A lot of competitive lists in 6th edition are running high value, high cost units. These ‘deathstars,’ as they are often referred to, are typically reliant on having several characters add synergy to an already powerful unit, making them absolutely terrifying. We’ve all heard of the Jetlock council, Paladin star, the new kid the O’vesa star… they all have wild offensive capabilities and incredible durability.
But a lot can go into keeping them alive on the tabletop. Let’s look at some of the ways you can keep a high value unit alive against a variety of threats.

Put your best foot forward: Have a tank
Having a highly durable character out in front of a unit to ‘tank’ damage has been a common notion in most of 6th edition. These guys will be the ones taking a pounding and typically have a few of the following traits:
   1) high toughness and/or Eternal Warrior
   2) a good invulnerable save, usually a 3+ or better
   3) a large wound pool
   4) and this one is likely the most important―independent character special rule
The first three are natural durabilities anyone can understand and appreciate. Of course you want Draigo, a nova-shielded O’vesa, or your Eternal Shield Chapter Master standing in front of your valuable unit of Paladins, Centurions, or buddy Riptide.
The last trait, however, is a little more abstract. The independent character special rule allows for your tank to both spread damage around by virtue of Look out sir! and to take major enemy threats out of the picture in combat through challenges. Be sure to read up on Look out sir! on pages 16 and 26 of the core rule book, and how challenges work on pages 64 and 65.

Surround your tank with ablative wounds
Usually there are degrees of importance when it comes to any squad’s models, even a high value unit of Paladins or Jetlocks


Once you kit a unit out, you might have a few models that just don’t have any special gear or extra abilities. These are the models your tank needs closest to him to soak up the extra shots you don’t want him taking. Nothing’s certain―you still need to roll for Look out sir!―but it’s fairly reliable to send over Bolter wounds from Draigo or a Chapter Master to a Paladin or Centurion, respectively. They all have 2+ armor saves, so why risk losing an opportunity to take a 3+ invulnerable later to a wound you can afford to take elsewhere?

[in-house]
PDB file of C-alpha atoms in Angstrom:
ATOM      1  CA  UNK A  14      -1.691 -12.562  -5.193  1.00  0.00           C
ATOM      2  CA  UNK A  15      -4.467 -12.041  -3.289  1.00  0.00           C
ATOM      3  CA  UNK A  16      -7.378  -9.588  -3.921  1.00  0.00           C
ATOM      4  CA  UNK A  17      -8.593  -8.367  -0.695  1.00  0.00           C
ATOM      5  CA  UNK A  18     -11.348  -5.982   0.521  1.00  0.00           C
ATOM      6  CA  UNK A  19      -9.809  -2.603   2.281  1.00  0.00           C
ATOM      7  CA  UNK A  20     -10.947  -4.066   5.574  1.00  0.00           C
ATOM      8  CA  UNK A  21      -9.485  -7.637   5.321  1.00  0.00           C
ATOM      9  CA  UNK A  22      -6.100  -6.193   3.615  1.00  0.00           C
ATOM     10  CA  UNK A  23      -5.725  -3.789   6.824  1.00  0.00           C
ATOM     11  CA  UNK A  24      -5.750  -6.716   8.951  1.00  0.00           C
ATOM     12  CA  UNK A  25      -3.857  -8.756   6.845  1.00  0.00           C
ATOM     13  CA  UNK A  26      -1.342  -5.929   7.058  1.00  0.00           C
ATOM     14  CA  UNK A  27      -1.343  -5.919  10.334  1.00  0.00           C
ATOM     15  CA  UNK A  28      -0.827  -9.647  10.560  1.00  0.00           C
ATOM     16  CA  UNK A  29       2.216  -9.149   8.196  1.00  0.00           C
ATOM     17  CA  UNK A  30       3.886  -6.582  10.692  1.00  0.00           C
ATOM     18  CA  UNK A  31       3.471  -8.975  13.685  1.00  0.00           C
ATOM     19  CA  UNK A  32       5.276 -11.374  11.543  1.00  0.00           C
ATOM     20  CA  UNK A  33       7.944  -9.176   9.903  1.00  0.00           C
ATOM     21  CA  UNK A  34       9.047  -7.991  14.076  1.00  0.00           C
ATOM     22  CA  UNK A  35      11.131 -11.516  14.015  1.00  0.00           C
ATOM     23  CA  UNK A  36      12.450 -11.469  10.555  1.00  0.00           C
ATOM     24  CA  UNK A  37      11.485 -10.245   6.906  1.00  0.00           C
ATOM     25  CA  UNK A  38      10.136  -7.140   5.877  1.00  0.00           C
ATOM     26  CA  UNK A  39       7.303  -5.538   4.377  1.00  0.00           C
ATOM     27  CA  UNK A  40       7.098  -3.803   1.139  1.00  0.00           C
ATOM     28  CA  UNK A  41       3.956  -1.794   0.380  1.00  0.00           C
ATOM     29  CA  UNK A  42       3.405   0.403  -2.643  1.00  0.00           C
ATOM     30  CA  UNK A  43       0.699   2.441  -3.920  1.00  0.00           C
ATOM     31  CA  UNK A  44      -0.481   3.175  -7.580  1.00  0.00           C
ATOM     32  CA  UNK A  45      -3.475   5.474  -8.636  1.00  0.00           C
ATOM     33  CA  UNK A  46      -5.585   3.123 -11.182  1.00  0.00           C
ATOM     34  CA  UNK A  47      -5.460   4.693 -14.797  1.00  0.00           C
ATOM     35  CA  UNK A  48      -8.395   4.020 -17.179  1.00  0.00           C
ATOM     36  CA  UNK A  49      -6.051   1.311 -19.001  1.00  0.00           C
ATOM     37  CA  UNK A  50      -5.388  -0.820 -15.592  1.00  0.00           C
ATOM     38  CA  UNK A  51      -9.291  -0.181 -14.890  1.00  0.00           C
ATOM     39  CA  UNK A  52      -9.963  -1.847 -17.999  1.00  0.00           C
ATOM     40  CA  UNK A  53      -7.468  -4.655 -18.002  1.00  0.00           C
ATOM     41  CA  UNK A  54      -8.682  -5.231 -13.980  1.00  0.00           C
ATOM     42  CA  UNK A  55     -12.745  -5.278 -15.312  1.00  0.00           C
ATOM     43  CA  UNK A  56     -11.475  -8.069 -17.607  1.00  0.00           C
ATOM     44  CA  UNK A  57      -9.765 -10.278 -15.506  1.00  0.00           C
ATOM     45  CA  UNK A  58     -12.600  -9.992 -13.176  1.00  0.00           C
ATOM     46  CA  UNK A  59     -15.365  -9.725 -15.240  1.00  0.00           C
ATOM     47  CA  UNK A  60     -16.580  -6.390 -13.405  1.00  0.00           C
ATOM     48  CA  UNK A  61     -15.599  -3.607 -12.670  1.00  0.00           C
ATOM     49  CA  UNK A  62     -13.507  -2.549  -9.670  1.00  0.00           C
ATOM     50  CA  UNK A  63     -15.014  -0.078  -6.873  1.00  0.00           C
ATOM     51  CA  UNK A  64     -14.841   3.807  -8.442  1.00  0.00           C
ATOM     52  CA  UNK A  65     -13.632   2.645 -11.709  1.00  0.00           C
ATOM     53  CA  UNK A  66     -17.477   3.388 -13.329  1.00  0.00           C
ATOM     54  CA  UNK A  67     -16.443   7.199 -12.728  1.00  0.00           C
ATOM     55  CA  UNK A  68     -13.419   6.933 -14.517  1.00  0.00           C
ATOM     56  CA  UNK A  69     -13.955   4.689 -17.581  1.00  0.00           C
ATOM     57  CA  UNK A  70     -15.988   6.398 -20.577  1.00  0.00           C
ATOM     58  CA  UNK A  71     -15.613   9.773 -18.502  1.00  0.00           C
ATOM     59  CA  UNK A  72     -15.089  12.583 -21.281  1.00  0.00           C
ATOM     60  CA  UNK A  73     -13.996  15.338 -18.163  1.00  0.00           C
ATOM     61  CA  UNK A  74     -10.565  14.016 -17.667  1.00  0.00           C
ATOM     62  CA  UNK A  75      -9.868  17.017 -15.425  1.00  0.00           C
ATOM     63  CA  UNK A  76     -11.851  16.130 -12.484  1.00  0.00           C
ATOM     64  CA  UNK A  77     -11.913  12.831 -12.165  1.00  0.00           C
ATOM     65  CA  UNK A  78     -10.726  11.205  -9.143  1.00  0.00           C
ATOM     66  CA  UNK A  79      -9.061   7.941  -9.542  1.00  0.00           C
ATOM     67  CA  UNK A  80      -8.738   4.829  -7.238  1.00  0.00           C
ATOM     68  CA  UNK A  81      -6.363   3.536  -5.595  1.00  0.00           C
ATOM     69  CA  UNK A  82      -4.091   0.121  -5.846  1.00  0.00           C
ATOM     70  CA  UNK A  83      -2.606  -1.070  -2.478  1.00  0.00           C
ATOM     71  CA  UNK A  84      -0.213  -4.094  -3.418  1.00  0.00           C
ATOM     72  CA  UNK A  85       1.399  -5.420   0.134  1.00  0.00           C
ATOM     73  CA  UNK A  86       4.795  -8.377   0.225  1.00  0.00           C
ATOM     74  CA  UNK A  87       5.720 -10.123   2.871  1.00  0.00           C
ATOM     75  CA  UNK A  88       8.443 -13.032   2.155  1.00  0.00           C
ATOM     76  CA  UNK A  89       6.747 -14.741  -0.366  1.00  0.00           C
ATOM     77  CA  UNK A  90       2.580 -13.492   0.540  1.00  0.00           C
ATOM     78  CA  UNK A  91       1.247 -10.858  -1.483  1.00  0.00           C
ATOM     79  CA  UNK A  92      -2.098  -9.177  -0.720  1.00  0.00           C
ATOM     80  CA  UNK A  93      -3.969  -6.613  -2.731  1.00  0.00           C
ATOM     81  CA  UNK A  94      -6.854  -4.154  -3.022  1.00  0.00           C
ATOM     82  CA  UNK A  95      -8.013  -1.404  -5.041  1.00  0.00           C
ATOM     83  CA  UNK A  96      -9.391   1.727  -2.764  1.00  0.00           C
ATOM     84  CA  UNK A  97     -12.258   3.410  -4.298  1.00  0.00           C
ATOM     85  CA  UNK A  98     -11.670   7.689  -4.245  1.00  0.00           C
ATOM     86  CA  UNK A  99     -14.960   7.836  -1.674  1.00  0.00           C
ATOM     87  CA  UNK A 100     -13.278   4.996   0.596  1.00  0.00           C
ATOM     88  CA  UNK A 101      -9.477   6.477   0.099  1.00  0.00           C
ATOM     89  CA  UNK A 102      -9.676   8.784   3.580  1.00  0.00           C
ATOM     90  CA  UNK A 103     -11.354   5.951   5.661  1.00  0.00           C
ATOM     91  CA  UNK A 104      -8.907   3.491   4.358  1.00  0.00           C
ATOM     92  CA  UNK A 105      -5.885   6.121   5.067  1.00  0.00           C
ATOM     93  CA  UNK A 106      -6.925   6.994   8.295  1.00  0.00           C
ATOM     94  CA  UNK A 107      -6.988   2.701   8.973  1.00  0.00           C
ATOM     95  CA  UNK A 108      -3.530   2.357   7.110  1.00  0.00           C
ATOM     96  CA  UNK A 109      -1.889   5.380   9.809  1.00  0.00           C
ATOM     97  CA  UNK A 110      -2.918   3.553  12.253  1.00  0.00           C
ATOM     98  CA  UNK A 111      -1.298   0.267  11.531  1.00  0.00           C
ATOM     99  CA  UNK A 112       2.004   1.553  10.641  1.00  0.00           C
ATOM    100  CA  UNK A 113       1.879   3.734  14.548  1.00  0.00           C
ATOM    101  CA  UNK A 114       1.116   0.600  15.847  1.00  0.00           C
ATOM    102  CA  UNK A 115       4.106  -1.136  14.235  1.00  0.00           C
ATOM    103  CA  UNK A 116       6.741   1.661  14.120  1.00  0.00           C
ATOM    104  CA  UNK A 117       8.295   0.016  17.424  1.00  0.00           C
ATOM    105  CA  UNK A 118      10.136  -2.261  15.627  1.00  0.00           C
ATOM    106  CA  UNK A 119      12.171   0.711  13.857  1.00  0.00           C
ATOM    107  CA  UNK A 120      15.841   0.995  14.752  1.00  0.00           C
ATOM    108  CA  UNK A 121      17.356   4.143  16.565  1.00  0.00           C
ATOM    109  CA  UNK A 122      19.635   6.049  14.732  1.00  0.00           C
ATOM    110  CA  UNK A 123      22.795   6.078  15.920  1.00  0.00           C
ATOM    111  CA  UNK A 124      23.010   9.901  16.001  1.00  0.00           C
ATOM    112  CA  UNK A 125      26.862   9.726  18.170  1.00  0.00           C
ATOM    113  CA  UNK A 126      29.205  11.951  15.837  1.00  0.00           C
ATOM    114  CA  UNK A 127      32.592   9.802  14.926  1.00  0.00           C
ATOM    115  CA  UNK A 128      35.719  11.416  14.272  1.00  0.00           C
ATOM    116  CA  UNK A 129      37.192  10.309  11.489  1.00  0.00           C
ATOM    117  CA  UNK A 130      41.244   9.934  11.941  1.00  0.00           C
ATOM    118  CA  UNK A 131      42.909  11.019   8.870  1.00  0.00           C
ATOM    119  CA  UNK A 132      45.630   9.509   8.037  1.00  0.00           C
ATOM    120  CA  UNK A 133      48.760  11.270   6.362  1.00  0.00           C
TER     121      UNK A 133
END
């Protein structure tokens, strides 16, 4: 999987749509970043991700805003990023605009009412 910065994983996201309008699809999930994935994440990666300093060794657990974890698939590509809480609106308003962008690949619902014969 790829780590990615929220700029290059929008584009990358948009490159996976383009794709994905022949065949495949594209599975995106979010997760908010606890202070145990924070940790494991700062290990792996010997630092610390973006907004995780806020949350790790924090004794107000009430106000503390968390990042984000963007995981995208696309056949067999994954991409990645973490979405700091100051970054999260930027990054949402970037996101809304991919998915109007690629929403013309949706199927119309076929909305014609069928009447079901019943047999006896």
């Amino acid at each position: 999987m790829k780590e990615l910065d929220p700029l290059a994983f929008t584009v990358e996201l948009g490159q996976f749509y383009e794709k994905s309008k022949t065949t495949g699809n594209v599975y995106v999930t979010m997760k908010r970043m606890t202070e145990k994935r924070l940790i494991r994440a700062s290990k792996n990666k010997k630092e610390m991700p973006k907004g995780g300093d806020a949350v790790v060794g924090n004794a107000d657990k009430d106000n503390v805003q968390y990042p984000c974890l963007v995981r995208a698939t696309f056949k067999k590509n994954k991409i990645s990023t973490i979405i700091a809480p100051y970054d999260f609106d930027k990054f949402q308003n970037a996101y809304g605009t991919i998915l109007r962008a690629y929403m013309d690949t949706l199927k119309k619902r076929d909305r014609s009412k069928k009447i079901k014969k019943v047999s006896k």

You also need to assess what kind of firepower you’re facing: Can you afford to have the secondary Riptide in an O’vesa star taking Look out sir! wounds, or is it better to take them on Shielded Missile Drones?
As an example: If you’re up against a unit or two of scatter laser War Walkers, it’s probably better to have O’vesa Look out sir! into the Burst Cannon Riptide, as both have the same save and you have a combined 10 wounds to work with for spreading out damage. If you’re playing against triple Wraithknight, however, you should likely be putting Look out sir! wounds into the Shielded Missile Drones. This is why I always splurge on getting the extra Shielded Missile Drones for my Burst Cannon Riptide, since it gives me four extra wounds. I don’t care as much about tank distortion shots.

Keep the synergy safe
Deathstars usually have one or more synergistic characters that make them the tabletop powerhouses they are. Typically these are Farseers, Inquisitor Coteaz, or the ubiquitous Tau ‘Buff Commander.’ These guys need to stay away from incoming fire, typically in the rear of the deathstar, far away from wound allocation through shooting and combat. You’ll also want to keep an ablative wound or two around them if you can―barrage can really put a wrench in the works. Also, never forget how Focus Fire works. If you stick the tank and first few models in cover but leave part of the squad out in the open along with your buffing characters, you’re begging to lose them to mobile firepower.
Here’s an example of how Focus Fire can be used against a deathstar: If I put every model except my Commander from my O’vesa star in area terrain, my opponent can declare Focus Fire on models with a 6+ or worse cover save. By doing this, my Buff Commander is hit first, even if he’s in the back of the unit. If this is a strength 10 weapon, the Buff Commander is now in danger of being insta-killed, when the closer Riptides would not have been. You should usually choose whether or not you’ll stick to cover and do so for the whole unit.